While Congress did not have the courage of their convictions to do so this time around, they did take a baby step in the right direction. This is momentous, because it is the first such step in this direction in three or four decades. But I still can't help but wish that Congress had tackled the problem not in such an incrementalist political fashion, but rather as an issue of rank inequality to be rectified by removing all of the legally-codified unfairness at once -- to restore the concept of equal treatment under the law, rather than perpetuating (if slightly lessening) the inherent injustice which still exists.
July 29, 2010 at 10:00 AM | Permalink
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Crack is more addictive and erodes addicts faster and much deeper than powder does.. Its a fair deal as is..But the other amendments in the bill are going to raise the sentences quite a bit.
Running a drug house, 2 levels, made a credible threat to use violence, 2 levels. ( is that general enough, could rope a steer at a 100 ft away with this one) Oh speaking oempt to bribef 1000 ft, even if they didn't mention it...
Bribed or made an attempt to bribe authorities. increase of at LEAST 2 levels.
The hits just keep on a rolling...
No this bill isn't about fairness at all. Its about continuing to jack up sentences...
Votem all out of office, then fire the newcomers..
Posted by: Abe | Jul 29, 2010 11:11:57 AM
If Abe's point is that there is not much to celebrate in this Act, then I agree. It imposes a still unjust ratio (although this is a good start), while simultaneously dictating new upward adjustments for all drug crimes. It also prevents a mule from receiving a further downward adjustment if he received any compensation (even if minimal), while ensuring an upward adjustment if an organizer gave only minimal compensation to a mule. Isn't that a bit one-sided?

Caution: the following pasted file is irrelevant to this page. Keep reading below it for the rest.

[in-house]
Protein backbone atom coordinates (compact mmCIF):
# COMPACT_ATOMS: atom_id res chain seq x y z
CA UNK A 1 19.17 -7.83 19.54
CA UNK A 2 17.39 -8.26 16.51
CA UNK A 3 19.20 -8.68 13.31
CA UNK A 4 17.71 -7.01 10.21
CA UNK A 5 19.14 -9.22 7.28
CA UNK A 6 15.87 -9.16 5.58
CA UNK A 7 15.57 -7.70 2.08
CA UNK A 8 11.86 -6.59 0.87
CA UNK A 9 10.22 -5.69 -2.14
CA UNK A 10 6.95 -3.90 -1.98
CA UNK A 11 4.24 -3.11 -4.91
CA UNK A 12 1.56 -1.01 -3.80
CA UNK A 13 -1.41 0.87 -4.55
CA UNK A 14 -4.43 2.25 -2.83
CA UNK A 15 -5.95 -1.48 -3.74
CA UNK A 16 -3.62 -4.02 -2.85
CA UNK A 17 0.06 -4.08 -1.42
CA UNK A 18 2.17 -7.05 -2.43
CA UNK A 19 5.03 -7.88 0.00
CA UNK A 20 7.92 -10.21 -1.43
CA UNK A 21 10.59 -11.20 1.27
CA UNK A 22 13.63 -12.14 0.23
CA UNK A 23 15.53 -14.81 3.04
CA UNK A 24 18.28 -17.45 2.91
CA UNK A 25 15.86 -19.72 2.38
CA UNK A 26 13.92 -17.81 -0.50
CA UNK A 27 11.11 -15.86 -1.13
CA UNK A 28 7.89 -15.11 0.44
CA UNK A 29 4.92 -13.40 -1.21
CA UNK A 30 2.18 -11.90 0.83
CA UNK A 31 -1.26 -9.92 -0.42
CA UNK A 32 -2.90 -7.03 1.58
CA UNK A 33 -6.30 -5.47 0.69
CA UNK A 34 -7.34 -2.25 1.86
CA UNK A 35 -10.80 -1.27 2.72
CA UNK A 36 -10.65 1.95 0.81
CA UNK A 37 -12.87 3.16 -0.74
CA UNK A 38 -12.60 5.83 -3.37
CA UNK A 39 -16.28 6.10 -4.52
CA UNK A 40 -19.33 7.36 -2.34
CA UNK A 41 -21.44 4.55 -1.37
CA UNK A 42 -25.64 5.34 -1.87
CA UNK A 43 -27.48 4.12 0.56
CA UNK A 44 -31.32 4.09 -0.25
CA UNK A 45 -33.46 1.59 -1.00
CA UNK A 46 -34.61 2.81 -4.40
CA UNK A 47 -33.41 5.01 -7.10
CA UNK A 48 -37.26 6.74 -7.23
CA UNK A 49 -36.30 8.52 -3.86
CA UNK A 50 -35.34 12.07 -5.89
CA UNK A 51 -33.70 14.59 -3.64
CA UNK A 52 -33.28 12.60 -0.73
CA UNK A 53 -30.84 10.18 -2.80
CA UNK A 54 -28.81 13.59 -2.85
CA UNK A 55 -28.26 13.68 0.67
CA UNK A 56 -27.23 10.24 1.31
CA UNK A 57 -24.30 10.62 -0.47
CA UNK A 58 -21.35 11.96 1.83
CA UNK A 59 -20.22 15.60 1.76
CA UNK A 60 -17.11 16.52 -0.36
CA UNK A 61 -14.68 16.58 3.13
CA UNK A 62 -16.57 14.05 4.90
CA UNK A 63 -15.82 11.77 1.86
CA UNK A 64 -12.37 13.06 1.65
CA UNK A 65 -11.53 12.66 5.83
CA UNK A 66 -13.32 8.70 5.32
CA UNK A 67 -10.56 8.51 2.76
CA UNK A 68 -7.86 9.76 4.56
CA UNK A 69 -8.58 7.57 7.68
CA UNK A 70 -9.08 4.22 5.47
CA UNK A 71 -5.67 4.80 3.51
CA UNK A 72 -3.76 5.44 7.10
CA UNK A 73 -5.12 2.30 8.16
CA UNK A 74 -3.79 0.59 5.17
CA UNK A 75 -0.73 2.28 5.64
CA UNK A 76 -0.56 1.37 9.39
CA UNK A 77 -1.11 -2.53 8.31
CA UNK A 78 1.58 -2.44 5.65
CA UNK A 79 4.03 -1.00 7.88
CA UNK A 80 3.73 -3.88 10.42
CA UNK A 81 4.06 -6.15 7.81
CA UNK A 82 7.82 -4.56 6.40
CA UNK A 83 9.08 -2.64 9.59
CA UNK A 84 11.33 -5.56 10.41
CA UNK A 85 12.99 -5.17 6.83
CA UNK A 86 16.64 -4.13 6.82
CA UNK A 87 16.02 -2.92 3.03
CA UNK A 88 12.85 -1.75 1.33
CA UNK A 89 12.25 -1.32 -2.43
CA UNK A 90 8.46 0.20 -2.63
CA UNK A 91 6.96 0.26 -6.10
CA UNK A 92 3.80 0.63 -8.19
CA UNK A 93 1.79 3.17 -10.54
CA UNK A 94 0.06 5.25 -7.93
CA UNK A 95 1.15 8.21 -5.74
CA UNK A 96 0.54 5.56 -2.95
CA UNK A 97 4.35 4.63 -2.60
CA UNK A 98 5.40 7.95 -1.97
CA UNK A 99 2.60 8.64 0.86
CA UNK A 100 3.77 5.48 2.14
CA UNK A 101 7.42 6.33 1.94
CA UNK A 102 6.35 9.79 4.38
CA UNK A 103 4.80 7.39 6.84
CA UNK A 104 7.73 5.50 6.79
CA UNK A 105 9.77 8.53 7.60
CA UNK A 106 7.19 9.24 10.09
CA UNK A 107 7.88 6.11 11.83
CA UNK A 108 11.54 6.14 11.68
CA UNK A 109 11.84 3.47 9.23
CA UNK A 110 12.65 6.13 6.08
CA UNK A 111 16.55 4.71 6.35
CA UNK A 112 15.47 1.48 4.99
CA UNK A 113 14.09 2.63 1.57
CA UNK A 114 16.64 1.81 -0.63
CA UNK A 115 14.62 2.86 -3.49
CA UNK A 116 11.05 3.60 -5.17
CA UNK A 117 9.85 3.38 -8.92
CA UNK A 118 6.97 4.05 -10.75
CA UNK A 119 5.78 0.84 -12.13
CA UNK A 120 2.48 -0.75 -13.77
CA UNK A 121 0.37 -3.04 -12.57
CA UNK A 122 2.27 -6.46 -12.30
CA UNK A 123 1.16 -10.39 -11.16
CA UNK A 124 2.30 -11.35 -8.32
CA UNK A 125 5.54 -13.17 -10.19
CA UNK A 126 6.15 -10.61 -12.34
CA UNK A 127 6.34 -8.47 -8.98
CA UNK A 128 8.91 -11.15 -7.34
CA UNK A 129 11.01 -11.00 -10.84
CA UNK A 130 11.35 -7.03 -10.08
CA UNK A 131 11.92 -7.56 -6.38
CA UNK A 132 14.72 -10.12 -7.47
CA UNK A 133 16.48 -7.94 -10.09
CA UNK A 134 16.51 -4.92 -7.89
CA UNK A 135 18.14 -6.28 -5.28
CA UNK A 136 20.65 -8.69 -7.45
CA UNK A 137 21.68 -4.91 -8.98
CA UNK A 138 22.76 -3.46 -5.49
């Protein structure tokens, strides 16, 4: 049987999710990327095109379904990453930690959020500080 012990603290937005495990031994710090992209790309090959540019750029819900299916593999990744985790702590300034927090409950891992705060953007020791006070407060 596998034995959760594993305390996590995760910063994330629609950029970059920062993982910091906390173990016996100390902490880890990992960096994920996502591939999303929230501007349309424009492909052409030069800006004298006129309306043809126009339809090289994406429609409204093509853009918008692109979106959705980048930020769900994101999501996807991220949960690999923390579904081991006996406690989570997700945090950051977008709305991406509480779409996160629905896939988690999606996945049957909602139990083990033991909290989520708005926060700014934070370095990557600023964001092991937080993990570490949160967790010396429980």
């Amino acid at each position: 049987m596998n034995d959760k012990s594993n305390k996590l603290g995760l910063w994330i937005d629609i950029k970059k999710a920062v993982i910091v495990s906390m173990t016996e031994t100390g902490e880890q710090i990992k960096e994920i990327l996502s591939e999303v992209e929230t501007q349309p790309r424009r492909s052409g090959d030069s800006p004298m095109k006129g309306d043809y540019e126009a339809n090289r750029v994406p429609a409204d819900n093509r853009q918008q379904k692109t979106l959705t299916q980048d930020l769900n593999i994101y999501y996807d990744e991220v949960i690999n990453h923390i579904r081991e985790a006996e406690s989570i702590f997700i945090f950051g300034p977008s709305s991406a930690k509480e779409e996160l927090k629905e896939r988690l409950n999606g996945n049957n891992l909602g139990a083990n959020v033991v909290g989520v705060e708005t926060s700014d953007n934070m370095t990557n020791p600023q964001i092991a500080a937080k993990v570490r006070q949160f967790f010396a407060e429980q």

Here's how it sounds like the bill's negotiation went: "I'll give you z (even though you asked for y and y is most just), and you give me a, b, c, d, and e."
After reading the Act, I realize there's not as much to celebrate as some would have us believe.
Posted by: DEJ | Jul 29, 2010 12:46:09 PM
True, there is some "bad" mixed in with the "good" from defendants' points of view but all the potential increases in guidelines calculations mentioned in the comments, which were tacked onto this bill, can still be mitigated by judges through downward departures or non-guidelines sentences. The problem has always been those immutable five- and ten-year mandatory minimums. They haven't gone away completely but they are now triggered by significantly higher crack weights, giving judges whose hands were previously tied some added flexibility in sentencing defendants who, up until now, had to receive five or ten years. That's still a significant net gain, I think.
Posted by: Alex E. | Jul 29, 2010 2:01:29 PM
What's interesting here, I think, is the repeal of the mandatory minimum for possession. Correct me if I am wrong, but this might be the first drug mandatory repealed by the feds in nearly 40 years. I think that's the real water-shed (if any) in this bill, not the ratio manipulation.
Posted by: Ferris Bueller | Jul 29, 2010 2:14:02 PM